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Sunday, March 19, 2017

Community Development *is* Congregational Development: #AllPeoplePractices

Image result for love thy neighbor billboardThere seems to be a belief that 'loving thy neighbor' is something to do in the Church's spare time, after we have 'sealed the deal' for the soul in the afterlife.

But in scripture, we see that Jesus consistently forms his ministry around the pairing of service and witness. We follow a Christ that was very concerned with personal salvation, and yet did not trivialize the suffering he encountered on earth.

That is why UM Church for All People and its sister nonprofit Community Development for All People are inextricably linked. Neither can exist without the other. Community development is congregational development.

It's not uncommon to hear someone identify C4AP as "that church that sells houses." While it's technically the nonprofit organization that does the affordable housing work, our community understands that work of the two organizations are intertwined with together. And it matters to them. Indeed, we are also often identified as "that church that does what a church is supposed to do"

As we serve in partnership with our community, we are tangibly demonstrating God's love in practical and meaningful ways. We build trust by forming relationships of mutuality and accompaniment. We send the message that God cares deeply about who we are, and is intimately involved with our daily struggles and victories. As we deepen our involvement in the community, it's no wonder that the church grows as a result.

Image result for church for all people free store
UM Free Strore
Conversely, to serve our community without giving of our very best would be to short change the people we are there to help. And what better do we have to offer but the Good News of Jesus Christ? Too often we volunteer in a pantry or donate our goods believing that the people we encounter are worthy of our charity, but not of our Jesus.

Even though the Free Store is run through the nonprofit, the church hosts worship each weekday before the store opens. People feel like the church is their home, and we a family in it. Thus, there are individuals who come experience worship up to seven times each week!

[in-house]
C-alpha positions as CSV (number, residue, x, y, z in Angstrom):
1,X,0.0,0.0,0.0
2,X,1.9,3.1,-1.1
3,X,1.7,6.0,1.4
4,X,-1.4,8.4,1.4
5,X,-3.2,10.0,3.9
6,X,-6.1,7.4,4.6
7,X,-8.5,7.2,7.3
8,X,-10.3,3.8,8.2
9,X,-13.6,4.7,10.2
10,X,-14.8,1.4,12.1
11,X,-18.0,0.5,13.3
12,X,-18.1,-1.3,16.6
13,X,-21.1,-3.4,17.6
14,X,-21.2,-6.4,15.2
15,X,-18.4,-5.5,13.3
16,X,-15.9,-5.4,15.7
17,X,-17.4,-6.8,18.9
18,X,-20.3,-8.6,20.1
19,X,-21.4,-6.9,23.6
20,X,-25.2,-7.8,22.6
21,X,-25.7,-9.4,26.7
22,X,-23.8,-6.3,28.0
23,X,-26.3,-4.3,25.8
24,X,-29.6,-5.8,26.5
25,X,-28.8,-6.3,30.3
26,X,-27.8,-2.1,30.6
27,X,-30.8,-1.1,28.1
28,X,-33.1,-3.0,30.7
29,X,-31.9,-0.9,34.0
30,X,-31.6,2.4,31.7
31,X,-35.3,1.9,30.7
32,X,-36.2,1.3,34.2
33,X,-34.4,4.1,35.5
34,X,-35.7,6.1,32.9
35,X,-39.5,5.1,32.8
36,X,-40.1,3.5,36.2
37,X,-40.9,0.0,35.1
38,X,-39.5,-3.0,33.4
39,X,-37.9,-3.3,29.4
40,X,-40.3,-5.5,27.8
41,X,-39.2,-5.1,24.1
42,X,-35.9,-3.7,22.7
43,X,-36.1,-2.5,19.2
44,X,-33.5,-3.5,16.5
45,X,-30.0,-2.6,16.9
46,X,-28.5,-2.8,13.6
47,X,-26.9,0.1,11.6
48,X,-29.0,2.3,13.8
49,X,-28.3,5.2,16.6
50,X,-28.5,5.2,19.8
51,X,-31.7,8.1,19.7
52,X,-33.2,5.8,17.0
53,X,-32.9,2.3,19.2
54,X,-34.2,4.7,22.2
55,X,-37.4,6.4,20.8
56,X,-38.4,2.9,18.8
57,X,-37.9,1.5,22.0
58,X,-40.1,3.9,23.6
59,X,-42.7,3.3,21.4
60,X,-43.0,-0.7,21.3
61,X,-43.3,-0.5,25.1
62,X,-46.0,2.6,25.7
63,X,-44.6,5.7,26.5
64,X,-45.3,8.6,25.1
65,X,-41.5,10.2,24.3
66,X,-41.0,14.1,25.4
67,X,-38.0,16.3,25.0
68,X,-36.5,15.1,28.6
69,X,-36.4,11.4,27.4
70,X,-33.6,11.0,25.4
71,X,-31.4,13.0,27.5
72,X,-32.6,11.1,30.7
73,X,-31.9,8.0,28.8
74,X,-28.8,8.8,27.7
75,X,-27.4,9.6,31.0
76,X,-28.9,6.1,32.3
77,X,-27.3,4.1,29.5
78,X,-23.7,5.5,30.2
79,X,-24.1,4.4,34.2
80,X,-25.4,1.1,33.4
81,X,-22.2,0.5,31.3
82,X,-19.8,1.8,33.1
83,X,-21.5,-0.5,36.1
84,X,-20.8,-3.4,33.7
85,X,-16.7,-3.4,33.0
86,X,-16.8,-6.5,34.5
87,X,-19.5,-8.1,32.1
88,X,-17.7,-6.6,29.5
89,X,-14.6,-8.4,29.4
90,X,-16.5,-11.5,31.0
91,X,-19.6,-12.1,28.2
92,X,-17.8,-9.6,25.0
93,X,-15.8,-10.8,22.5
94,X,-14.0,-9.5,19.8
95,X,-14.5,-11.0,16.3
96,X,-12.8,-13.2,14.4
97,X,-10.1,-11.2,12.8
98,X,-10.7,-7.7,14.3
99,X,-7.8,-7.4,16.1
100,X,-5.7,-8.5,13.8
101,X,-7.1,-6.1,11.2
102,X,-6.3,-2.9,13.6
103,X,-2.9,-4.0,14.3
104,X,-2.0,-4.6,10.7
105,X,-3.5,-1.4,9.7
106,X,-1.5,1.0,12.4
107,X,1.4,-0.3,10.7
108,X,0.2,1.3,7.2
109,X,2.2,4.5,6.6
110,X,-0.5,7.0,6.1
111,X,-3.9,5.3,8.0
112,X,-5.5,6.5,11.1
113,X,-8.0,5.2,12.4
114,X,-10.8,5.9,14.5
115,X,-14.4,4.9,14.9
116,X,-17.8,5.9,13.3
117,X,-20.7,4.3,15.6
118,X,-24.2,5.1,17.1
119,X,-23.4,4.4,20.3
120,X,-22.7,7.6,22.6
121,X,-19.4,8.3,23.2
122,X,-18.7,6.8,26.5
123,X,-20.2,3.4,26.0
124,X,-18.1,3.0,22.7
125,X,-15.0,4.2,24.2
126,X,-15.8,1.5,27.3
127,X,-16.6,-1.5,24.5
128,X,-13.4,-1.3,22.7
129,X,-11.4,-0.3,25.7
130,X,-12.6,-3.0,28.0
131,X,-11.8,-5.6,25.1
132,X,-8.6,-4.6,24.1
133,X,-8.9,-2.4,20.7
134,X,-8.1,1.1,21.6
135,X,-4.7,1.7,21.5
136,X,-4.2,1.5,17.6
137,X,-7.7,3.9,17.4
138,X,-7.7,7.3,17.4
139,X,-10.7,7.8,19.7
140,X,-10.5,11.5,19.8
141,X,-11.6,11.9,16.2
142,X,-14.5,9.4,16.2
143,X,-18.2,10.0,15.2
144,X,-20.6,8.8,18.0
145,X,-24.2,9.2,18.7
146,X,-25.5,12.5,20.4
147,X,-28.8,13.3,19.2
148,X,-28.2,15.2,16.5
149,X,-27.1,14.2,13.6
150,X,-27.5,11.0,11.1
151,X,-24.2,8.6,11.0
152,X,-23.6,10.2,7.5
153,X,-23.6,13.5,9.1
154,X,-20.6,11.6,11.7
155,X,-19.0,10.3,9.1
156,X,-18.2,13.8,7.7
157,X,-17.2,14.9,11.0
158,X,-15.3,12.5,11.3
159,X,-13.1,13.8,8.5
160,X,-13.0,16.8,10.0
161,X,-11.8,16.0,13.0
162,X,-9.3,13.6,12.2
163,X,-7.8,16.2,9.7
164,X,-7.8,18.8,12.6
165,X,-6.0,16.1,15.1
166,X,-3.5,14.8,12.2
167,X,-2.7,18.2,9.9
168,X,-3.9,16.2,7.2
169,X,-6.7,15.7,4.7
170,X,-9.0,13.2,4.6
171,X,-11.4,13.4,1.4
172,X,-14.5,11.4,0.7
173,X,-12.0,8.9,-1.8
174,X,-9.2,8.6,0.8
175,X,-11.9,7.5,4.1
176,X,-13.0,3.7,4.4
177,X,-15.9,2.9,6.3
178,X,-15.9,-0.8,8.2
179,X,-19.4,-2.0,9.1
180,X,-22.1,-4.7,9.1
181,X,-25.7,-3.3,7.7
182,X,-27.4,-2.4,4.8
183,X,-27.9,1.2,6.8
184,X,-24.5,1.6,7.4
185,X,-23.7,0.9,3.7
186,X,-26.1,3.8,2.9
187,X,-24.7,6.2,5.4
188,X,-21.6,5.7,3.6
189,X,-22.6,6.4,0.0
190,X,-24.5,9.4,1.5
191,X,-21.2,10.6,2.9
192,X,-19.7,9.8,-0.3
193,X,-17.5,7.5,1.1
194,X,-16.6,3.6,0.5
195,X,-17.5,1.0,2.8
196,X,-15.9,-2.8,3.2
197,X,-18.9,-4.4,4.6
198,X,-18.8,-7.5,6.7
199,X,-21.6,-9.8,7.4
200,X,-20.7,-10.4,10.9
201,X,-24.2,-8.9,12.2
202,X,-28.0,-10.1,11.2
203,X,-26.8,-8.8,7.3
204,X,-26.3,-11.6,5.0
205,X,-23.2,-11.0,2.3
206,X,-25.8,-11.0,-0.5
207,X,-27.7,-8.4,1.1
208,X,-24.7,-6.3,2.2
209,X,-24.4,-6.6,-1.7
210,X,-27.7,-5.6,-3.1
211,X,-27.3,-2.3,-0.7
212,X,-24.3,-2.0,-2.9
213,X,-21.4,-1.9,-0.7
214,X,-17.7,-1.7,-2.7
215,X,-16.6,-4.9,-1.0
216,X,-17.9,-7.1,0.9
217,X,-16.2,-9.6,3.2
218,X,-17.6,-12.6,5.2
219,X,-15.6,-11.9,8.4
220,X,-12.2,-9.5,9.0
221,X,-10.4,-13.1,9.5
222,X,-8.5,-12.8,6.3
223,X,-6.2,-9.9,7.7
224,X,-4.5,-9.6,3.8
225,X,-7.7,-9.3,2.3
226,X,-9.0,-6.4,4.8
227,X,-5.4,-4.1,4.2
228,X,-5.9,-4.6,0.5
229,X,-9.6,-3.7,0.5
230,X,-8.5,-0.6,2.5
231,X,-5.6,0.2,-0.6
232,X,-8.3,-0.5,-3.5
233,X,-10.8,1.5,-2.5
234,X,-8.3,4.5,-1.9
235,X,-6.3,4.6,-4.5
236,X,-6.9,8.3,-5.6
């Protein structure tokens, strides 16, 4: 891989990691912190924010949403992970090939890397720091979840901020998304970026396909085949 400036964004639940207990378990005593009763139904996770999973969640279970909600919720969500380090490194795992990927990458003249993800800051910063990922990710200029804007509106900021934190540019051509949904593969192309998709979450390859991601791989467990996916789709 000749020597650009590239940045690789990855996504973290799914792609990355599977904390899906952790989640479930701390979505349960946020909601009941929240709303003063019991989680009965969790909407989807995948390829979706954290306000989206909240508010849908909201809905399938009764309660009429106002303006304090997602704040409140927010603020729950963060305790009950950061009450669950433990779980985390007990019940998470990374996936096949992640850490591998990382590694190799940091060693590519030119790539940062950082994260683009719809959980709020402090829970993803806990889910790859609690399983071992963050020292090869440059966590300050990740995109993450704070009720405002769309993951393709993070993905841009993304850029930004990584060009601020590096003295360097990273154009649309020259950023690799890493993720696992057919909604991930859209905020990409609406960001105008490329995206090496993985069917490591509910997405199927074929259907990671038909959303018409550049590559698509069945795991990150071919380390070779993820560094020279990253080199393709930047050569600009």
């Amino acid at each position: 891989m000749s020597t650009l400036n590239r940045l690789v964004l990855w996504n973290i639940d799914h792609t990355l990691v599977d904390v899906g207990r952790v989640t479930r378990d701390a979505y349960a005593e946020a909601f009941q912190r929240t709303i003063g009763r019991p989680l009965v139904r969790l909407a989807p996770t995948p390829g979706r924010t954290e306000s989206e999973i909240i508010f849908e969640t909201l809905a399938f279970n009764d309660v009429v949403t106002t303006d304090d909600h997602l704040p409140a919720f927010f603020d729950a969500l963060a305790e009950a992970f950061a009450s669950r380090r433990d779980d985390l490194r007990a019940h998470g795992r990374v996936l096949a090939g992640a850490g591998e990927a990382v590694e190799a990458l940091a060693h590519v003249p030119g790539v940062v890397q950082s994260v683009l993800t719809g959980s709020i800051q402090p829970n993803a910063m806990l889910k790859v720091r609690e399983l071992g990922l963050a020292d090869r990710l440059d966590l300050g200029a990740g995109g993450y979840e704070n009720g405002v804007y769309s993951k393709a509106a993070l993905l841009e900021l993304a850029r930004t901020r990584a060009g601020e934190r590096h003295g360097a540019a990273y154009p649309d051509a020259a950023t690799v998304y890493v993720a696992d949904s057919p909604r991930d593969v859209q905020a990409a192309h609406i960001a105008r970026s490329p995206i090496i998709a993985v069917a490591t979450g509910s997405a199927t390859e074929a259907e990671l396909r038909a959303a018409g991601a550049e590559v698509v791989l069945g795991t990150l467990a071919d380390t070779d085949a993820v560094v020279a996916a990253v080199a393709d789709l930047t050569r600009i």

In a time when too many churches are closed Monday through Saturday, it matters that Church for All People owns a Free Store that welcomes 600+ people through the church doors each week. People experience God's grace in tangible ways, and learn about a Christ who identifies with the oppressed and marginalized. The community sees that we are a welcoming place that accepts everyone for who they are, and so becomes intrigued with who we are. We have been able to build and maintain a diverse church congregation because every single day we engage in the discipline of bridging cultural divides through radical hospitality in the community development work we do. We are able to attract the full spectrum of of the diversity of our surrounding neighborhood, and then invite them into a deeper journey. People enter our building that otherwise might never have given church a second chance, and never imagined they might be welcomed and loved. We form relationships, and in turn we grow the church.

At the same time, it matters that the nonprofit is connected with our church. It gives meaning and motivation for people to volunteer and donate. It attracts missionally aligned individuals to help do the work. It provides a connectional network and legacy from which to grow. But perhaps most importantly, it helps us see the people we serve as our siblings in Christ. It matters that we worship next to the very same people that shop with us in the Free Store. We are unified in Christ, not divided by serving counters. We are a family, not strangers. We are friends, not charity cases. We grow to know and love each other, intimately understanding each others' hopes, dreams, and aspirations. We understand each other in a way that is impossible when only seeing one another through the lens of a service to be provided. Through our fellowship we are able to gain the interpersonal trust to invite people into the next good thing that God would have for each other and our families. We expand the church, and in turn we build strong communities and change lives.

Too often we divorce service and salvation, as though doing one is at the expense of the other. The reality is quite the opposite. The church needs the nonprofit, and the nonprofit needs the church.
We build relationships, to build the church, to build the Front Porch of the Kingdom of God.

How is your church linking congregational development with community development?
For tips and ideas to get you started view our resources on the Divine Economy of Abundance

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By Their Strange Fruit by Katelin H is licensed under a Creative Commons Attribution-NonCommercial-NoDerivs 3.0 Unported License.
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